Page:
Articles

Why Legitimate Leadership Comes From South Africa

February 25, 2021 - By Teigue Payne, Financial Administrator, BA LLB

The Legitimate Leadership Model, in essence, strives to increase trust between management and non-management in all kinds of organisations; it strives to decrease the fraction of the workforce which is disaffected and disengaged, and increase the fraction which is pro-establishment.

It is no coincidence that South Africa has been, and still is, a country where there is considerable research on disaffection and disengagement in the workforce. The latest World Economic Forum report on country competitiveness for 2016-2017, for instance, ranks South Africa as having the worst labour-employee relations in the world (137 out of 137 countries surveyed).

Arising from its long history of conquest, colonialism, industrialisation and apartheid, it is probably not surprising that South Africa is a leader in labour disaffection and disengagement.

The Legitimate Leadership Model originated from seminal research into trust in management in the South African gold mines in the late 1980s, during the apartheid era. However, contrary to expectation then, trust in management was not consistently low, but varied immensely, both across mines and even in different shafts on the same mine.

Surprisingly, trust in management was not found to be a function of the political environment, working/living conditions, rates of pay, trade union activity, or the sophistication of the company’s human resources policies and systems. Rather, trust in management was granted or withheld on the basis of employees’ perception of their leadership’s genuine concern for their welfare.

The leadership of a mine was seen to be legitimate and worthy, or not, of support on this basis only.

In extrapolating these research results, it was concluded that whether the management of any enterprise is trusted and viewed as legitimate, therefore, is ultimately a function of the intent of the immediate supervisor at any level in the hierarchy.

The findings of this original research in the South African gold mining industry were developed into what is now the Legitimate Leadership Model.

Over the past 25 years the precepts of the Legitimate Leadership Model have been confirmed in diverse organisations across the world.

Coming back to 2018 … the WEF report is based on the perceptions of business executives in the countries surveyed. The executives were asked to characterise labour-employer relations in their countries as “generally confrontational” or “generally cooperative”.

Commenting on South Africa’s bottom position in the labour survey, South African industrial relations specialist Andrew Levy said employers have been depending on “bad advice” on how to tackle workplace challenges. He agreed that union rivalry contributed to poor employer-employee relations and said that management was also failing in its role.

“Our union movement is the most militant and difficult in the world at the moment,” he said. “Many unions were built on their role in the struggle (against apartheid) and saw bosses as the enemy and oppressors. We have not worked beyond that.”

According to Gawie Cillié, employment relations expert and lecturer at the University of Stellenbosch Business School, South Africa’s bottom position in the labour survey is directly linked to the low levels of trust between employers and employees. This, coupled with poor reliance on professional management, the country’s capacity to retain and attract talent, as well as high unemployment and poverty levels, had all contributed to a negative labour-employer relationship, he said.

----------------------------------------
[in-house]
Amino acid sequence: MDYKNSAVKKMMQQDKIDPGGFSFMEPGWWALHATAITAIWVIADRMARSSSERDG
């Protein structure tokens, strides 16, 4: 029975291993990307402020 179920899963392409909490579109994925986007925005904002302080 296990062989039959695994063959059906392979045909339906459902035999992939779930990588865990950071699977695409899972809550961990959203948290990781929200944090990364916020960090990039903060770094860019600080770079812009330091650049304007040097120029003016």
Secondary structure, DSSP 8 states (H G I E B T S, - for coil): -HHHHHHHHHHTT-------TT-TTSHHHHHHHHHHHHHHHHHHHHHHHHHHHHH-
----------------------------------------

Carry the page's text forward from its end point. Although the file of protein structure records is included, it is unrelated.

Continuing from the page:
“There are many reasons for high levels of conflict in our labour-employer relationship, but by far the low levels of trust underpin the reality we are facing,” he said. “If there is little or no trust, cooperation suffers and the conflict escalates, quickly resulting in severe damage in the relationship, costing money and employee efficiency.

“The lower the levels of trust are, the greater the need to rely on formal rules to keep employees productive and compliant.

“On the other hand, if trust is high, reliance on the rules becomes less necessary. Employees tend to be more self-motivated, conflicts tend to be resolved quickly and equitably, and formal rules (for instance relating to poor work performance or ill-discipline) only have to be applied as a last resort,” he said.

COMMENT BY WENDY LAMBOURNE: In any relationship the core issue is trust between the parties. This was true in the South African gold mining industry in the late 1980s when seminal research into trust in management on South African mines was carried out under the auspices of the Chamber of Mines. 30 years later, trust remains the core issue in South Africa’s mines, in South African organisations, and in organisations across the world. The Legitimate Leadership framework, principles and practices, applied in in diverse organisations across the world, have been shown to deliver significant improvements in trust in management as well as greater legitimacy of those in command roles, and increased employee willingness and accountability. In essence, it has been proven that trust is a function of the immediate manager’s commitment to his/her people in terms of care and growth. The degree to which managers deliver on their people’s expectations for care and growth directly impacts on the ratio of disaffected and disengaged to pro-establishment and willing workers.

Teigue Payne
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